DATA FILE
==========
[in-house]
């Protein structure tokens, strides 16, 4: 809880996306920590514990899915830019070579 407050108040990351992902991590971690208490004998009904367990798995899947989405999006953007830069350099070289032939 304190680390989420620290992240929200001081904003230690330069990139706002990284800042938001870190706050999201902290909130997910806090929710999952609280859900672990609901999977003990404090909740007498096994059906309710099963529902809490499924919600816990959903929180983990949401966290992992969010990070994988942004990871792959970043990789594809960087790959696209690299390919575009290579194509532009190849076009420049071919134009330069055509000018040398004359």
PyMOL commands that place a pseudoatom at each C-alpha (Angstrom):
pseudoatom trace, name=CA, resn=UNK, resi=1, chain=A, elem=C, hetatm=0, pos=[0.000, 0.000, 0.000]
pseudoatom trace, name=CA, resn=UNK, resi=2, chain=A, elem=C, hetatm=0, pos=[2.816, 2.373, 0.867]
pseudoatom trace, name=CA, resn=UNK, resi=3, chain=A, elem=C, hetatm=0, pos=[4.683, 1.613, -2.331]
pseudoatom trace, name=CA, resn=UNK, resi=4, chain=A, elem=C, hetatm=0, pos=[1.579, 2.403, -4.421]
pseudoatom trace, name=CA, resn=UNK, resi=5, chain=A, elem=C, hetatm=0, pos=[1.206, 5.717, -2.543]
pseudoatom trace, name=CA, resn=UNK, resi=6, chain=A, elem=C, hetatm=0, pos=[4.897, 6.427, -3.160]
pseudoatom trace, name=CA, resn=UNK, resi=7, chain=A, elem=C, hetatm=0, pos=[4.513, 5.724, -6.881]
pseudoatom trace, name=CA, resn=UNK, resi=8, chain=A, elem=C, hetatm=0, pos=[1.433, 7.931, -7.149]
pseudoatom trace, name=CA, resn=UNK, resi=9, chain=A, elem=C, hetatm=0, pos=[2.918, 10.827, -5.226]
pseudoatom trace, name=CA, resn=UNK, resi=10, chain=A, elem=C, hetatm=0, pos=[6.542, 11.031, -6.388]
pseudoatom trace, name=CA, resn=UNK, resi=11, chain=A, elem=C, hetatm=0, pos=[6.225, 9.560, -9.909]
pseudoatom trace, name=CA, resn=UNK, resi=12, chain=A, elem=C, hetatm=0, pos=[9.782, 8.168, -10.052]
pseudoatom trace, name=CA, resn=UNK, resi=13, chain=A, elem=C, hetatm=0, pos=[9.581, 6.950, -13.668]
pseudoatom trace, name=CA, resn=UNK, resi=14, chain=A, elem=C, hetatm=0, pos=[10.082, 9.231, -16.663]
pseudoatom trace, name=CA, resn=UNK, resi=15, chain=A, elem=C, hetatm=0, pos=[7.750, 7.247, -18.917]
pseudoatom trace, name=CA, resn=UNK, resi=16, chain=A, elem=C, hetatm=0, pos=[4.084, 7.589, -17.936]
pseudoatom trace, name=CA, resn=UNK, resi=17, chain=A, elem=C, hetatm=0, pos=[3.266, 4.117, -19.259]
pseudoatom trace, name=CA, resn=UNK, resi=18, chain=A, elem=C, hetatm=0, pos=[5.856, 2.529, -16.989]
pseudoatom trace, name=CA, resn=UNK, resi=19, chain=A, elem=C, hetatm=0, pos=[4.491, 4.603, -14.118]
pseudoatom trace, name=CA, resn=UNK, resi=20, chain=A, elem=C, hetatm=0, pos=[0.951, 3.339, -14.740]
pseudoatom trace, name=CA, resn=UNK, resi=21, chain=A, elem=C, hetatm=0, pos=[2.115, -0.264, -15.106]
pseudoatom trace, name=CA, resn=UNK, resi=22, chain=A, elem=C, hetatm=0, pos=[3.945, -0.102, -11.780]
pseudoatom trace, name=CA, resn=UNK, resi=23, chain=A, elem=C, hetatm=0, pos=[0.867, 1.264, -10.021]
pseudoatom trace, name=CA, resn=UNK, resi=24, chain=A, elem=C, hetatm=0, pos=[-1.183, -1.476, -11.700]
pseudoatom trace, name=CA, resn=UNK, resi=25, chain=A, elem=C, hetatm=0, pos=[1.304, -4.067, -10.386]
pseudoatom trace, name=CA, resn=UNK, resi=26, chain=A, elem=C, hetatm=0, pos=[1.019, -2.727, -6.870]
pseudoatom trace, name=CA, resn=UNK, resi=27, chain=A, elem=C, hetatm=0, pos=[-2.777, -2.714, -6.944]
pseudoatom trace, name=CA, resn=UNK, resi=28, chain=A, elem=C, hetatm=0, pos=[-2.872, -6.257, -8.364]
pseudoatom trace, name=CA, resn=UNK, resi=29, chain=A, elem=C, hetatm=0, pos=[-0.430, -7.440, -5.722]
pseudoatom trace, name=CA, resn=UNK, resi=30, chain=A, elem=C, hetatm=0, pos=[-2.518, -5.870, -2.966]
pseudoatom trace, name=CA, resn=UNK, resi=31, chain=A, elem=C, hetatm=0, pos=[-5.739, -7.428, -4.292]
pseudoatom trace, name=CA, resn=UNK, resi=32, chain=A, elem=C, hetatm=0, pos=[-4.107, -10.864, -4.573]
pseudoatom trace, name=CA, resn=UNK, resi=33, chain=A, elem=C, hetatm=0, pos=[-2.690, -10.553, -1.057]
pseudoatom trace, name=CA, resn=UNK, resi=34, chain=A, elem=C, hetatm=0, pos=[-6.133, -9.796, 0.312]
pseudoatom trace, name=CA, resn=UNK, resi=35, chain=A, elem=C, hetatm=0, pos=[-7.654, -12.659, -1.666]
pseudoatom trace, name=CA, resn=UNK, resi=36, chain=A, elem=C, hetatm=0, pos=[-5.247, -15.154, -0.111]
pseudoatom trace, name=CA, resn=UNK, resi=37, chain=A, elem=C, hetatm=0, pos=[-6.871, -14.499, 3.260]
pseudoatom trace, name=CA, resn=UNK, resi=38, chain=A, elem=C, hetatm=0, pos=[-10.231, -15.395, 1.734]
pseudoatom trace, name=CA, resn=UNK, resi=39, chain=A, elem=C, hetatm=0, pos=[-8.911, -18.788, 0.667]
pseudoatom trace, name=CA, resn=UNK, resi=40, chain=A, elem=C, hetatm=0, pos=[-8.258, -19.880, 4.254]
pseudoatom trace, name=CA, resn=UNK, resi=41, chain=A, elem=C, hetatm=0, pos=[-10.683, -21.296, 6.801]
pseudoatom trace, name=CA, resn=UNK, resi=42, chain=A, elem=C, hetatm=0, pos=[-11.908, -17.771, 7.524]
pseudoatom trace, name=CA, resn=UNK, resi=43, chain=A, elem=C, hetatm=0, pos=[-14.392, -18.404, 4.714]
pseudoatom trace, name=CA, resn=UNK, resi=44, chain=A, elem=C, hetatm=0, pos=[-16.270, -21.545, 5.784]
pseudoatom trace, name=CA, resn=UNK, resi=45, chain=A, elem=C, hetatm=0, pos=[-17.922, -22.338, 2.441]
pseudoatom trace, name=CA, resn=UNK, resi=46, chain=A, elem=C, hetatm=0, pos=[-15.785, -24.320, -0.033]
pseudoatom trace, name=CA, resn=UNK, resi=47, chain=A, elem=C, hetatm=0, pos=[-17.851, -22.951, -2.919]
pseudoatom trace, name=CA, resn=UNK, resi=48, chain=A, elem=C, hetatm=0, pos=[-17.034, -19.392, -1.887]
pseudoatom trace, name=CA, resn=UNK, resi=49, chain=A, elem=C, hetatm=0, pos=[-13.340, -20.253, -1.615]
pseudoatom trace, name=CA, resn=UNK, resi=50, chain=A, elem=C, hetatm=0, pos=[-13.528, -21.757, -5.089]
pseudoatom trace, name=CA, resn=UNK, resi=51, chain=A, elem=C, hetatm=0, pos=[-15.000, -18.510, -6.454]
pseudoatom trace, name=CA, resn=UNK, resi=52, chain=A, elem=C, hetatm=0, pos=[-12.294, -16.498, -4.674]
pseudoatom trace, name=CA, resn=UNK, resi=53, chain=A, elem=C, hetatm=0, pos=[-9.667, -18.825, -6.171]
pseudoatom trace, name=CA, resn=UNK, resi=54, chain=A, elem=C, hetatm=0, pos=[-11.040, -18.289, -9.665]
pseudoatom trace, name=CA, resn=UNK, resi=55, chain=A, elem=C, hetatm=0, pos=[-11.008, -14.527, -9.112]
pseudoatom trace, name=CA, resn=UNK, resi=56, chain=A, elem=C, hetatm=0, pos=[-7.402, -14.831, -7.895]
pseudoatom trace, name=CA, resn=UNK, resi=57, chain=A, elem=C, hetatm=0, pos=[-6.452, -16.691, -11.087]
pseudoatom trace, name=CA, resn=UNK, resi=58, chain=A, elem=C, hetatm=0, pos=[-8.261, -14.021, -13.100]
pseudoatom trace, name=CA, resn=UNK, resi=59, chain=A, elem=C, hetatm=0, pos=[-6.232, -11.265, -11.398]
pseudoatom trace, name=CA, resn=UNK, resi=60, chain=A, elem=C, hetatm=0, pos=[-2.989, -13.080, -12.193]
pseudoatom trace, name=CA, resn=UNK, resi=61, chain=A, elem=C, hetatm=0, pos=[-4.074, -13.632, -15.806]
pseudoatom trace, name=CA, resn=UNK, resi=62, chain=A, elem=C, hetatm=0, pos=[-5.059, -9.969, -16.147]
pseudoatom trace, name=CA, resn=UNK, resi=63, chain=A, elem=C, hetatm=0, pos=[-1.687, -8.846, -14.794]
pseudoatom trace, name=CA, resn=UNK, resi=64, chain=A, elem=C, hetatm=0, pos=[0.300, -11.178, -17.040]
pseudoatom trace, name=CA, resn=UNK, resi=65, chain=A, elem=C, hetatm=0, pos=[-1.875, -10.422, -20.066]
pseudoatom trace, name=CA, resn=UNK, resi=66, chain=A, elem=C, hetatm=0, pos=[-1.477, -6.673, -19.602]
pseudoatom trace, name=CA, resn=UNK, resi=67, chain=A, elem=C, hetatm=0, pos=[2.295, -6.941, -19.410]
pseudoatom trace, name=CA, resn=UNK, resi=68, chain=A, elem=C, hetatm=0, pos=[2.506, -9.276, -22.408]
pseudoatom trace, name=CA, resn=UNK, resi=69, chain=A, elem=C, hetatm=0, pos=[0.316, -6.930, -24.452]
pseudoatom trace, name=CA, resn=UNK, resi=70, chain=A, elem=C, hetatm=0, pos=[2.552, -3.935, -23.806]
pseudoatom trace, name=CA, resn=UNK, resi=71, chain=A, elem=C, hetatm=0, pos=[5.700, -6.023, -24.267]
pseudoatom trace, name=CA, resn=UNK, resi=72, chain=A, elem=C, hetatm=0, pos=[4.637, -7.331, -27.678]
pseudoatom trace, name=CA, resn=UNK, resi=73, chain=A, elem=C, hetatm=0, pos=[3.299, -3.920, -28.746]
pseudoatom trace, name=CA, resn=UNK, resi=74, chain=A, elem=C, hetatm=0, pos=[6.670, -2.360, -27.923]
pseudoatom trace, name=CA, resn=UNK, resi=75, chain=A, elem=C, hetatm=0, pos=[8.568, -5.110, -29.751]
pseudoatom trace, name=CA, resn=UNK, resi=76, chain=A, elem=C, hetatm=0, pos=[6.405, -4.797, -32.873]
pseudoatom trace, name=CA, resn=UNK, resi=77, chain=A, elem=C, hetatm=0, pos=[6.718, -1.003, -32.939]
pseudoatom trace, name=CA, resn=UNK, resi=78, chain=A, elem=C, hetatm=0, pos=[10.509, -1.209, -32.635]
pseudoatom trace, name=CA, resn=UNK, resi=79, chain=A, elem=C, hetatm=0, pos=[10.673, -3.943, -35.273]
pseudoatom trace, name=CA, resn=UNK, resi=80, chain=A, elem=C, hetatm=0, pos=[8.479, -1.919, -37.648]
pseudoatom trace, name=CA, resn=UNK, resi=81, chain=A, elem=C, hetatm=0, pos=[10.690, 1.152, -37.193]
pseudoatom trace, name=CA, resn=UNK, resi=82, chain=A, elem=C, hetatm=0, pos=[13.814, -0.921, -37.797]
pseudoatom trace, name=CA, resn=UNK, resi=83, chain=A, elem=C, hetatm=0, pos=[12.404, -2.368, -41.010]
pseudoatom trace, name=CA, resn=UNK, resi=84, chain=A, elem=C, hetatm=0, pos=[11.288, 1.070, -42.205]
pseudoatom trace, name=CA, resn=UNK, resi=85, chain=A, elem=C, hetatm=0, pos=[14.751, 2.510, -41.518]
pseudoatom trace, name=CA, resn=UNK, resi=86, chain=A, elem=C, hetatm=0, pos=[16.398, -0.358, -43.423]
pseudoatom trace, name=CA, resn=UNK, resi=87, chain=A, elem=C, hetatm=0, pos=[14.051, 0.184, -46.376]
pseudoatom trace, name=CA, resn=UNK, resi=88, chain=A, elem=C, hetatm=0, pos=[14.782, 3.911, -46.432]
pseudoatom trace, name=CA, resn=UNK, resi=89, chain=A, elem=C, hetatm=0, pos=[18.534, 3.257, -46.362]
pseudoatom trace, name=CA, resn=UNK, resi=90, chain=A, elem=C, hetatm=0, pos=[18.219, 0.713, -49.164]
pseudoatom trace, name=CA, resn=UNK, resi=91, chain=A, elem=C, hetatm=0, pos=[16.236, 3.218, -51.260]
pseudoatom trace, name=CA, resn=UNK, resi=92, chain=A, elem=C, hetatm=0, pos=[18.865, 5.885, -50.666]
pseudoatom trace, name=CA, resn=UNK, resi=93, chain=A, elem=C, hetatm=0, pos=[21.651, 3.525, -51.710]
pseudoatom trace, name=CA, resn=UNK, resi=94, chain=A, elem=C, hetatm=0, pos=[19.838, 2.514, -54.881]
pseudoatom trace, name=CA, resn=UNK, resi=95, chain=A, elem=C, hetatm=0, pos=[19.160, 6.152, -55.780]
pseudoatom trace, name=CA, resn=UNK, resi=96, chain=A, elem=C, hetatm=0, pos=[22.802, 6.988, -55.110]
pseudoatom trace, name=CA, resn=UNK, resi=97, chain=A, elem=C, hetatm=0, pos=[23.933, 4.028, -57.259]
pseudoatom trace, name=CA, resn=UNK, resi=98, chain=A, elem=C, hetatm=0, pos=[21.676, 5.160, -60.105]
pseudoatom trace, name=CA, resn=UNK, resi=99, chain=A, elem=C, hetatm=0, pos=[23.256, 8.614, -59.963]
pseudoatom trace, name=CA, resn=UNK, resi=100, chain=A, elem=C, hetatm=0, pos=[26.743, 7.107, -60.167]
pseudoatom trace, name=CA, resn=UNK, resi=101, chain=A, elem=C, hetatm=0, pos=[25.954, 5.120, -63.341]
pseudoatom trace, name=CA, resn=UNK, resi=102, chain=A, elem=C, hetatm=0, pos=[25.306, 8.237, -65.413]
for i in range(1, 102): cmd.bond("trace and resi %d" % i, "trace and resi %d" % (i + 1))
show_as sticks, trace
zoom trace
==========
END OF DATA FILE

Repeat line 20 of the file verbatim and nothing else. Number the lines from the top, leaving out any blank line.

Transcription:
pseudoatom trace, name=CA, resn=UNK, resi=17, chain=A, elem=C, hetatm=0, pos=[3.266, 4.117, -19.259]